60 Pleasant Street, Bridgewater, NS, B4V 3X9
Tel: 902-543-4651 Fax: 902-543-6876
Emergency After Hours Tel: 902-543-5142

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The Smart Cities Challenge

On June 1, Bridgewater was revealed to be one of only five finalists for Infrastructure Canada’s $5 million Smart Cities Challenge prize. Bridgewater will receive $250,000 to go towards creating a final proposal, with the aim of reducing energy poverty in Bridgewater. A great team effort by town residents, staff, and local supporting organizations has enabled us to move toward achieving our target of lifting 20% of Bridgewater residents out of energy poverty. Over the next several months, Town staff and Council members will be connecting with the community to create our final proposal. We invite you to stay connected through social media and the Town’s website to learn about how you can participate in Bridgewater’s campaign to End Energy Poverty.

For more on the Smart Cities Challenge and ideas from other communities, click here.

Smart Cities Challenge Surveys - Tell us about your experiences!

We are asking Bridgewater residents to tell us how they feel about how energy bills, housing, transportation, and technology impact their day-to-day lives. Take one of the surveys below to tell us your experiences and how services can be made better to meet your needs. 

Employment and Training Survey

Click here to take the employment and training survey

Finding a job that’s right for you, and which pays the bills can be difficult.  This anonymous survey collects information about your current job situation and what you like or don’t like.   It also asks about what kind of training or education you might be interested in to help you find a better work opportunity.  With this information, the Town of Bridgewater and its partners can better plan training programs so community members can access better local jobs. 

Housing Survey

Click here to take the housing survey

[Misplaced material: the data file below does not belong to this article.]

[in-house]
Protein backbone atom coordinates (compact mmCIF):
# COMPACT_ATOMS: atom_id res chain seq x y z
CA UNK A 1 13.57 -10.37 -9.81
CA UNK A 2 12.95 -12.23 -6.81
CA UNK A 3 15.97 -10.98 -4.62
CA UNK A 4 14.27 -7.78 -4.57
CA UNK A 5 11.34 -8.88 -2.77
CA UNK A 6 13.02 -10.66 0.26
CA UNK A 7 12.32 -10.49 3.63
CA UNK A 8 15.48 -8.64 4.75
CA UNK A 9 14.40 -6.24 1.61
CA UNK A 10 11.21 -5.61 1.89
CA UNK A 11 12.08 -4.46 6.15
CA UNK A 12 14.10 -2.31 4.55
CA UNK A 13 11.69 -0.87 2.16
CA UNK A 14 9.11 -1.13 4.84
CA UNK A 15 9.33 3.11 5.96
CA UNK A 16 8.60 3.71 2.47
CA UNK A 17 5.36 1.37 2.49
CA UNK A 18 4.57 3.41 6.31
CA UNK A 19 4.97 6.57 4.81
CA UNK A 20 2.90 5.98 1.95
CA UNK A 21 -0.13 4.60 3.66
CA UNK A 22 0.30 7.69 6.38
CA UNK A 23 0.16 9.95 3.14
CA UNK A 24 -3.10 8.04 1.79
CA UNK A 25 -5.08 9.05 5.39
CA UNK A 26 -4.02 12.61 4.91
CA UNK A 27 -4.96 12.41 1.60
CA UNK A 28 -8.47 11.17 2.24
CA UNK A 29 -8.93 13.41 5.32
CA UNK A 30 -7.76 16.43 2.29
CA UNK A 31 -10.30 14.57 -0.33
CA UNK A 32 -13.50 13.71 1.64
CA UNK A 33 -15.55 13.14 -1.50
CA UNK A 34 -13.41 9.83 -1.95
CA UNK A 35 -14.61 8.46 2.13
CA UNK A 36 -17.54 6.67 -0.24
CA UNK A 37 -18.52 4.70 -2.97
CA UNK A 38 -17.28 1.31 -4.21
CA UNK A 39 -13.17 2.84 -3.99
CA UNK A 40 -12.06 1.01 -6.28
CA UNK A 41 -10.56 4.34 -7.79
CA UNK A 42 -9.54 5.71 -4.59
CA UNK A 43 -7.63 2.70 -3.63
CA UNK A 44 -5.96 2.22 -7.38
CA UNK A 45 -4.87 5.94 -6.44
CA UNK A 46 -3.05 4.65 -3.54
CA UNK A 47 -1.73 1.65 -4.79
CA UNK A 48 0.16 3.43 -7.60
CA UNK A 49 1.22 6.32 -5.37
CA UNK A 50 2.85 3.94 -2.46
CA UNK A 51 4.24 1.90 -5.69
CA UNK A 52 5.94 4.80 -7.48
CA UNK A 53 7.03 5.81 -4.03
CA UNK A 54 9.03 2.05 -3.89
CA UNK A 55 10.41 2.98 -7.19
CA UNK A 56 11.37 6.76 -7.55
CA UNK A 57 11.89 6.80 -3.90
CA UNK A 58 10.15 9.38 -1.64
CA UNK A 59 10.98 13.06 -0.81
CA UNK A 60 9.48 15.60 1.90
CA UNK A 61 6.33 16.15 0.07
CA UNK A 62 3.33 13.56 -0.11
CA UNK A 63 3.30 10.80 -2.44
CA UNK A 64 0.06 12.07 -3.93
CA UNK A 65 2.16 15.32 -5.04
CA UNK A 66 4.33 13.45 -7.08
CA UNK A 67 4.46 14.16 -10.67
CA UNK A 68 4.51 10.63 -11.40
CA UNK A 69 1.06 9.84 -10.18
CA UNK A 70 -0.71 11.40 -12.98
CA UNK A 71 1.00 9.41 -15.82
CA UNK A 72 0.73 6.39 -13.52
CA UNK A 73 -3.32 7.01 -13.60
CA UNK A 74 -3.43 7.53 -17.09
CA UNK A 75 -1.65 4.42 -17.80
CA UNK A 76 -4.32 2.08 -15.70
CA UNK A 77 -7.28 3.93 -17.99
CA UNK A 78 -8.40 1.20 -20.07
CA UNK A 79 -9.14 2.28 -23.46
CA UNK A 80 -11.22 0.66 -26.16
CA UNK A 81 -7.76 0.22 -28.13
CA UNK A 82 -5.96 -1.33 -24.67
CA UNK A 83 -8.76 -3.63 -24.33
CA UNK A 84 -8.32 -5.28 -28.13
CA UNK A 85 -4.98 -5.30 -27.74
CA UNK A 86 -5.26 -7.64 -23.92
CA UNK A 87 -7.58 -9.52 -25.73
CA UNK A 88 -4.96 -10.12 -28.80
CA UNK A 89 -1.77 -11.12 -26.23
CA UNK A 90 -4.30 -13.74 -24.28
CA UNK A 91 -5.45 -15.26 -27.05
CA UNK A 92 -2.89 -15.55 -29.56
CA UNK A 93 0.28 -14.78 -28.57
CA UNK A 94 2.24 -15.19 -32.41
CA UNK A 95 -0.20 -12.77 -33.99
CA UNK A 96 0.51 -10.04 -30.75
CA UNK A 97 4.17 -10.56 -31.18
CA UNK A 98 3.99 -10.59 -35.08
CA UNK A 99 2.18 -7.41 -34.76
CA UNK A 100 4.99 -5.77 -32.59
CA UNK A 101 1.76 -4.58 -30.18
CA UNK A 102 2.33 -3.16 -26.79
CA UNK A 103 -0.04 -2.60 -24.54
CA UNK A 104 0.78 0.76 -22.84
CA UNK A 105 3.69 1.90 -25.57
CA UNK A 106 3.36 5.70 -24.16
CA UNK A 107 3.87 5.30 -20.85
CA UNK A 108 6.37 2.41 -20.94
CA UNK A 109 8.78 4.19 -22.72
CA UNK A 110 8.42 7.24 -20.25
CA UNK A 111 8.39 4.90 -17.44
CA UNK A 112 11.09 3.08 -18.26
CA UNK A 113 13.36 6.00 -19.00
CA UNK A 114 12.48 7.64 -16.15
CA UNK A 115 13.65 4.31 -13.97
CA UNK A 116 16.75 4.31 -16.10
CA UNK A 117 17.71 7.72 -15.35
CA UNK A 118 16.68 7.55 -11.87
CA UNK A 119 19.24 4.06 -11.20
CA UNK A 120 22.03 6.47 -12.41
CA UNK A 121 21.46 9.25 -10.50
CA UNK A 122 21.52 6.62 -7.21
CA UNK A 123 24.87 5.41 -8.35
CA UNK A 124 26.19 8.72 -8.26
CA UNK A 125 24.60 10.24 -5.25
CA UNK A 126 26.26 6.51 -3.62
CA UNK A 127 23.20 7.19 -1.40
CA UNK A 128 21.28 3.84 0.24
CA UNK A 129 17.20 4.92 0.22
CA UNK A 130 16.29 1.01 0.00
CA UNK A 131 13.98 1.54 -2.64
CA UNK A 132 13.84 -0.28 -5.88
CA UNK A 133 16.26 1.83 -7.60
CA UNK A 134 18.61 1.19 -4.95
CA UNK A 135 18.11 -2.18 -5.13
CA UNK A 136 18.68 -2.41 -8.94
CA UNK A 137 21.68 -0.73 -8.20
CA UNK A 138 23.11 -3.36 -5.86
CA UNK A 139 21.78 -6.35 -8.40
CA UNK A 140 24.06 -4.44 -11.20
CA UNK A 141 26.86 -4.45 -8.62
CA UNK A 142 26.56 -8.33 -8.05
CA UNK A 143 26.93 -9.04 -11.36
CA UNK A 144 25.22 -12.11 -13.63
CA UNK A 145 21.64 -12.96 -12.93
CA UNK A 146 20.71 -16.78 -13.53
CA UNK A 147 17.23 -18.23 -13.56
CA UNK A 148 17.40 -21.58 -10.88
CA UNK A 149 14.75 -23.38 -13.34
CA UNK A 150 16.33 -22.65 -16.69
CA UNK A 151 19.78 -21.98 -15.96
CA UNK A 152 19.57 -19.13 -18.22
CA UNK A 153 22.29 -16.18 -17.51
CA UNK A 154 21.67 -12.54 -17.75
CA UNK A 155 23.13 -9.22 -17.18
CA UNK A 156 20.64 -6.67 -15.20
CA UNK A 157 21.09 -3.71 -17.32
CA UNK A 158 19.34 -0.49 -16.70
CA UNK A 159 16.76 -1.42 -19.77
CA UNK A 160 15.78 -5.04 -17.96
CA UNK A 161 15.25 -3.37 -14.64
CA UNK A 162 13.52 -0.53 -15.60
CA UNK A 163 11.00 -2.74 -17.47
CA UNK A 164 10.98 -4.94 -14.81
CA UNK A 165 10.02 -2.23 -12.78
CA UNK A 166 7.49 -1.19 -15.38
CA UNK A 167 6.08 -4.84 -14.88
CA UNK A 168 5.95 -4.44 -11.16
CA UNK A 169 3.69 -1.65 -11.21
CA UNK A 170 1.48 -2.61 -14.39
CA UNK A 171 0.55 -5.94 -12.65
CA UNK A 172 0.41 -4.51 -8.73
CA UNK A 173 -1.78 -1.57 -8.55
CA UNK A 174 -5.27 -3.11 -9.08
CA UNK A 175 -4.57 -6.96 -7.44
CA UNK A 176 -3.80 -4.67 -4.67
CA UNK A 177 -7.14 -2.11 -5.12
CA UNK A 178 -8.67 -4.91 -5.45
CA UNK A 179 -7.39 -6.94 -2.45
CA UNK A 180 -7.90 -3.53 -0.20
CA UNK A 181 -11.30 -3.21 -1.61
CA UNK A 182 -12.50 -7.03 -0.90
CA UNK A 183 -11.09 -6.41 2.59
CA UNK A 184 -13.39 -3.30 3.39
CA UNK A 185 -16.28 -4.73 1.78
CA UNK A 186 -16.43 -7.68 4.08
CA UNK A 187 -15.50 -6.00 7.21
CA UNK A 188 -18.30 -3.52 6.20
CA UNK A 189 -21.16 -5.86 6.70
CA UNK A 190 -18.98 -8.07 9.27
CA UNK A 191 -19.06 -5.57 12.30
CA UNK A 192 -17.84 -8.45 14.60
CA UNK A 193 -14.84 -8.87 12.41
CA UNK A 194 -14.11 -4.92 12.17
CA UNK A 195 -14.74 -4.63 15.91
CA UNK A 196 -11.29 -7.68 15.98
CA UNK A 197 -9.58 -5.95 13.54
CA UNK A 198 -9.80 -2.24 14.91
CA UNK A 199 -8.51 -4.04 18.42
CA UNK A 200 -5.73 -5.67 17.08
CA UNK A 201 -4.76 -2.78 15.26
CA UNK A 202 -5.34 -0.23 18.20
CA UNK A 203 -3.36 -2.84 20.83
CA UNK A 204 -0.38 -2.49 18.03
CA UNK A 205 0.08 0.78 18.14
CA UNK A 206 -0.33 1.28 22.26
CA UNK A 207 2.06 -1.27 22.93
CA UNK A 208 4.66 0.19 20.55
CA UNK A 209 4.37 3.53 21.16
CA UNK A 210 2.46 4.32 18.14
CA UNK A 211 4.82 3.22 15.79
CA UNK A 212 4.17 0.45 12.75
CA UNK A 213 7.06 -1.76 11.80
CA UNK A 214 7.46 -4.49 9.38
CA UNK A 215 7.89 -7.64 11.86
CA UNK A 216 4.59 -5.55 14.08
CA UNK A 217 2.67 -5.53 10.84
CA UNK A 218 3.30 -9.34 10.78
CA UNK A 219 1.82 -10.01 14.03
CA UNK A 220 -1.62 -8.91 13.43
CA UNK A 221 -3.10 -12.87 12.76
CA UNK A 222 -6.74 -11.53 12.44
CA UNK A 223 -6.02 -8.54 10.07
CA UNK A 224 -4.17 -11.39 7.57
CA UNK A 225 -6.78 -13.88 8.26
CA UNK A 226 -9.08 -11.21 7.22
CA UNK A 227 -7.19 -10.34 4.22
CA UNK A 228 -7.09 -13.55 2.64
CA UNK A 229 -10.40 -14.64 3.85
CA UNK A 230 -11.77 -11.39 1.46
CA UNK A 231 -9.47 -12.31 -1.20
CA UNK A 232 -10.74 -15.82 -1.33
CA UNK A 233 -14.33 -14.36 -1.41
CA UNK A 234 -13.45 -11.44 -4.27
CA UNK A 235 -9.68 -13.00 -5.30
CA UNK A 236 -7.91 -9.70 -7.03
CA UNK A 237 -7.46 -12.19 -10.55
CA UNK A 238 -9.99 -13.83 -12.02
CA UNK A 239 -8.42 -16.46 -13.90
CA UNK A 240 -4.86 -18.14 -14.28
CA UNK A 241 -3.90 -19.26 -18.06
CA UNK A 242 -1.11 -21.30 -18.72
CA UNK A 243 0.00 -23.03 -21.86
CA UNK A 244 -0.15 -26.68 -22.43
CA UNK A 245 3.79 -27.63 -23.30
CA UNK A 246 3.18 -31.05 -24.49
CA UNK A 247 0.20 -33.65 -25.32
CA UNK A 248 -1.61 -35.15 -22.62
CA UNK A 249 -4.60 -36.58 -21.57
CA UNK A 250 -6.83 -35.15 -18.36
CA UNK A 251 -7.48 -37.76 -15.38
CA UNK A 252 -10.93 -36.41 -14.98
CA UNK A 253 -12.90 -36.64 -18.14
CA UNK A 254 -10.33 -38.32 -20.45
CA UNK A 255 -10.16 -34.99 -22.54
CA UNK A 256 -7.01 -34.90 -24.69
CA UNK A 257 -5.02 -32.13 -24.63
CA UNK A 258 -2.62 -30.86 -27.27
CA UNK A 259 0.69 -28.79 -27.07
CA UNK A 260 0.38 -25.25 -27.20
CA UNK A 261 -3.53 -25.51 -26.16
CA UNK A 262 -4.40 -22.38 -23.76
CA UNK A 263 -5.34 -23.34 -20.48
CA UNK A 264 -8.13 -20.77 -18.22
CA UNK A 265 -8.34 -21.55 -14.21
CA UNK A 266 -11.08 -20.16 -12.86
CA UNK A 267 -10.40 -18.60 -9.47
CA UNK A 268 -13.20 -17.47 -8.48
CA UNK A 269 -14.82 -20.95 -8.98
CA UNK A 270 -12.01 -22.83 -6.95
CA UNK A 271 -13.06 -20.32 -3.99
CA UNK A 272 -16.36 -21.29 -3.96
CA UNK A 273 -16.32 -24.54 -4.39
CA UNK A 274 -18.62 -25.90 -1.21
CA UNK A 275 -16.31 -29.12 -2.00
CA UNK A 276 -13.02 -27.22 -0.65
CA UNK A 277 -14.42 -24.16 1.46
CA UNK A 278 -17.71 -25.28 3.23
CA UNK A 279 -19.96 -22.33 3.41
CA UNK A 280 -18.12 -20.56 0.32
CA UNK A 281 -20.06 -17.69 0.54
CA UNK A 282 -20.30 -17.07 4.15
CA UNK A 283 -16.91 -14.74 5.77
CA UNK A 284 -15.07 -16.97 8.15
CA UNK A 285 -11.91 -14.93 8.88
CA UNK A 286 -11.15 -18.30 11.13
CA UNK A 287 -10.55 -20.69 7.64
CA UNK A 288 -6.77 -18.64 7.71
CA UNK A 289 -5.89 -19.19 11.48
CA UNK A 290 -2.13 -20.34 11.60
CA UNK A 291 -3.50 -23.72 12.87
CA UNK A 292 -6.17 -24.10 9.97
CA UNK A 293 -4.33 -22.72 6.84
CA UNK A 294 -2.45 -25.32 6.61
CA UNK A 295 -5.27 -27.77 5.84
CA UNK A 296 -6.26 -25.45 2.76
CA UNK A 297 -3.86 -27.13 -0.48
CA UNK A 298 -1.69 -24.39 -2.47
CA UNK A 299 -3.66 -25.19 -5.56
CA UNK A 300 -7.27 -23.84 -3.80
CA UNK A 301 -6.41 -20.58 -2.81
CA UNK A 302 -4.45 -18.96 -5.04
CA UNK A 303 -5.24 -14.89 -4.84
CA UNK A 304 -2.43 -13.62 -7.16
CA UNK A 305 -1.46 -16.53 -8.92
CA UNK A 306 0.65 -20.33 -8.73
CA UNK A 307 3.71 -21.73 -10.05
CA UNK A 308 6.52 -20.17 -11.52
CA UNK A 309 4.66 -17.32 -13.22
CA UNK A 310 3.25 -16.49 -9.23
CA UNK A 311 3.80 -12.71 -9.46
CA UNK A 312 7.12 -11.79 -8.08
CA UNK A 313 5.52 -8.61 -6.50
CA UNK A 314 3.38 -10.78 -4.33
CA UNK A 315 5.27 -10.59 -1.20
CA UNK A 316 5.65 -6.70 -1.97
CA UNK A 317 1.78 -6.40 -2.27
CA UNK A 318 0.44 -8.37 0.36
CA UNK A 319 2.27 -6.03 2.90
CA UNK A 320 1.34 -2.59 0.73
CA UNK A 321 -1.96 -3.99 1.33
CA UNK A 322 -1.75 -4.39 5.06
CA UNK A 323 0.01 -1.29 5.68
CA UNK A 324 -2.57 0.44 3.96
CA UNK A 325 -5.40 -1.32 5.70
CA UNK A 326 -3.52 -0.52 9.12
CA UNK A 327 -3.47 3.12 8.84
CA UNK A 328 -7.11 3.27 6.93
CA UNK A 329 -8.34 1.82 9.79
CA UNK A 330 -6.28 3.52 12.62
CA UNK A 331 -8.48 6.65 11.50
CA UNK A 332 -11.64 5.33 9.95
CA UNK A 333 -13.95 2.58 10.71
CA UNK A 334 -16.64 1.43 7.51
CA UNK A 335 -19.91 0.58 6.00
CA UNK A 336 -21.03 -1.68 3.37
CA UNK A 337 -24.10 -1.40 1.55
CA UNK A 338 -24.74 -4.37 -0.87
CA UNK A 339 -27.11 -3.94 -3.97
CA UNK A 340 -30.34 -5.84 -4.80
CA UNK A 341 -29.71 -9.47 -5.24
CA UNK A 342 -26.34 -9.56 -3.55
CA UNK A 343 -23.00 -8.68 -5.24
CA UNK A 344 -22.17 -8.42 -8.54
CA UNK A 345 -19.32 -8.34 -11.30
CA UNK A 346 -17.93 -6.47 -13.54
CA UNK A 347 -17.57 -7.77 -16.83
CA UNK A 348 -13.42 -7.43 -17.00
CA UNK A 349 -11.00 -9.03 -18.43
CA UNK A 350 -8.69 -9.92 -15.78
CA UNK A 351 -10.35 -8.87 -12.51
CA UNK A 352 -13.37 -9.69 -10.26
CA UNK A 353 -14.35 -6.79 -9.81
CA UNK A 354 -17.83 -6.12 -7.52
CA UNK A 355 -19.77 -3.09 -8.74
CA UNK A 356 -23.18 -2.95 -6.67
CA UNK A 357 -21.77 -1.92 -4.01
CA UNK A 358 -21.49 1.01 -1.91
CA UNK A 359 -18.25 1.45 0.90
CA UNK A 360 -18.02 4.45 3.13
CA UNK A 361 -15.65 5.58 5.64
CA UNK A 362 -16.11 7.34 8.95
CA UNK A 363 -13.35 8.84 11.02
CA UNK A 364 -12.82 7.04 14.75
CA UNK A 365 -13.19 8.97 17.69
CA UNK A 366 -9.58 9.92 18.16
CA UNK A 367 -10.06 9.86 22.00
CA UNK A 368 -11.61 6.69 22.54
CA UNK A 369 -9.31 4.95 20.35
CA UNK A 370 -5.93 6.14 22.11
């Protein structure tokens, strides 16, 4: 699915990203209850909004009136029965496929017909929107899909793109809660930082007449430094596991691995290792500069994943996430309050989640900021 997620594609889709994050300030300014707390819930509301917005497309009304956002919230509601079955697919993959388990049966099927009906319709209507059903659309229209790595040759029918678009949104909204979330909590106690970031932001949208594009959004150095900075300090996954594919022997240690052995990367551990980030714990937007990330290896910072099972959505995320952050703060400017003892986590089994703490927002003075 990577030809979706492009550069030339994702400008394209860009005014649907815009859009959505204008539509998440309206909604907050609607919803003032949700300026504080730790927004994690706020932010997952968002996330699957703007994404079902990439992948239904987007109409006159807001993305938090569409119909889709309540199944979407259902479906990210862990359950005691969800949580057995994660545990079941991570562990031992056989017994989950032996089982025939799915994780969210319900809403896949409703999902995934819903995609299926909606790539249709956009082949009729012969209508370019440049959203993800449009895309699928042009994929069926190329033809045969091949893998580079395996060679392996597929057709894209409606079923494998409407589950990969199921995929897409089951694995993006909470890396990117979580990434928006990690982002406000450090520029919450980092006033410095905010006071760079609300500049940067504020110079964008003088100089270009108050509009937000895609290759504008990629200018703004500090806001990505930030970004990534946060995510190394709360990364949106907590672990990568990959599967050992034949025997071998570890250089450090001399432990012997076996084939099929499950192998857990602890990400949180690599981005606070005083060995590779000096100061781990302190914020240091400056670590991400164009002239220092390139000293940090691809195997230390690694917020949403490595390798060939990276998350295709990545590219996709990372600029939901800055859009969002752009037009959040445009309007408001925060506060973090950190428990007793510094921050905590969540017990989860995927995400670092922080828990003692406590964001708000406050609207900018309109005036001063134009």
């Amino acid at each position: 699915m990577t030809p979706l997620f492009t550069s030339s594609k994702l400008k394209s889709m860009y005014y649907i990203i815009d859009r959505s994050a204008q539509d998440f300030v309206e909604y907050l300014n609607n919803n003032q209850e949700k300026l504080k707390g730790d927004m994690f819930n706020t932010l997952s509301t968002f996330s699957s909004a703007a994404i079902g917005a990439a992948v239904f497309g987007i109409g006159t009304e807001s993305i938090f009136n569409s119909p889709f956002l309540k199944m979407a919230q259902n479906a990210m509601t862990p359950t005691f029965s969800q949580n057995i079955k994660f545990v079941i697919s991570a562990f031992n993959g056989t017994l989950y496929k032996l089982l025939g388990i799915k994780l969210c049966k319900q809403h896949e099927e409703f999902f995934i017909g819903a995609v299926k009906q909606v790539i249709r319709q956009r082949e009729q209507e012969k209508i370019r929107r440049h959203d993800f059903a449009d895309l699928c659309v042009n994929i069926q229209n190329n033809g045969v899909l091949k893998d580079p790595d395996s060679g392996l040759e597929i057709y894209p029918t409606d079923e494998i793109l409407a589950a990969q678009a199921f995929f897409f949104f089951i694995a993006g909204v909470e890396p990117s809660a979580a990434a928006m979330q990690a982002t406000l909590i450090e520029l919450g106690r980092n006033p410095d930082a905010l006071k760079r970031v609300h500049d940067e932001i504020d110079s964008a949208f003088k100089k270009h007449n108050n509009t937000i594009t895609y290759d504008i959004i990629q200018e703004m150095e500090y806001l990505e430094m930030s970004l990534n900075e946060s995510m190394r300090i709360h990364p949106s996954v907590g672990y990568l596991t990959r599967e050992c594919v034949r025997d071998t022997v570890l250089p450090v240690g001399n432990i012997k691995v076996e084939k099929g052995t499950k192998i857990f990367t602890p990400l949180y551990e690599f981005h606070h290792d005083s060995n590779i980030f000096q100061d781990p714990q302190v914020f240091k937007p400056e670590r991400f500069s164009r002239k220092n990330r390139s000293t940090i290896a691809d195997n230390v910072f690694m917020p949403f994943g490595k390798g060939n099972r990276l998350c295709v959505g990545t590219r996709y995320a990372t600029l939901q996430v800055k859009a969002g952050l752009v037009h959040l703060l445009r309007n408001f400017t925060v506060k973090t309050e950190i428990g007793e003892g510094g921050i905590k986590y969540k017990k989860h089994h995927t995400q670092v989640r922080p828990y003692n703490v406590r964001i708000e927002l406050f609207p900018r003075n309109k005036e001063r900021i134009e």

Homes in Bridgewater and area can be challenging to heat, and many people find housing difficult to find and pay for.  This anonymous survey collects information about your home, including whether it is difficult to heat in the winter, whether your rent is affordable, and whether you feel your home is safe to live in. With this information, the Town of Bridgewater and its partners aim to create a program that makes quality, affordable housing something that is accessible to every resident.  

Transportation Survey

Click here to take the transportation survey

It can be difficult to find reliable transportation to get around Bridgewater.  This anonymous survey collects information about some of the barriers you have faced using different types of transportation in Bridgewater and how it can be made easier for you to get around town.  With this information, the Town of Bridgewater and its partners can plan for better transportation services that you can rely on. 

Health and Technology Survey

Click here to take the health and technology survey 

Health and household finances are top of mind for many Bridgewater and area families.  This anonymous survey collects information on how you manage your health needs and make budgeting decisions.  It also asks where you turn to for information and assistance, and whether you feel comfortable sharing personal information with service providers.  By completing this survey, you can help the Town of Bridgewater and its partners find ways to provide access to community services and improve the sharing of information with the right service providers.  

Introducing the Energize Bridgewater Zine!

Read about the latest in sustainability in Bridgewater including the Smart Cities Challenge, Bridgewater transit, and more.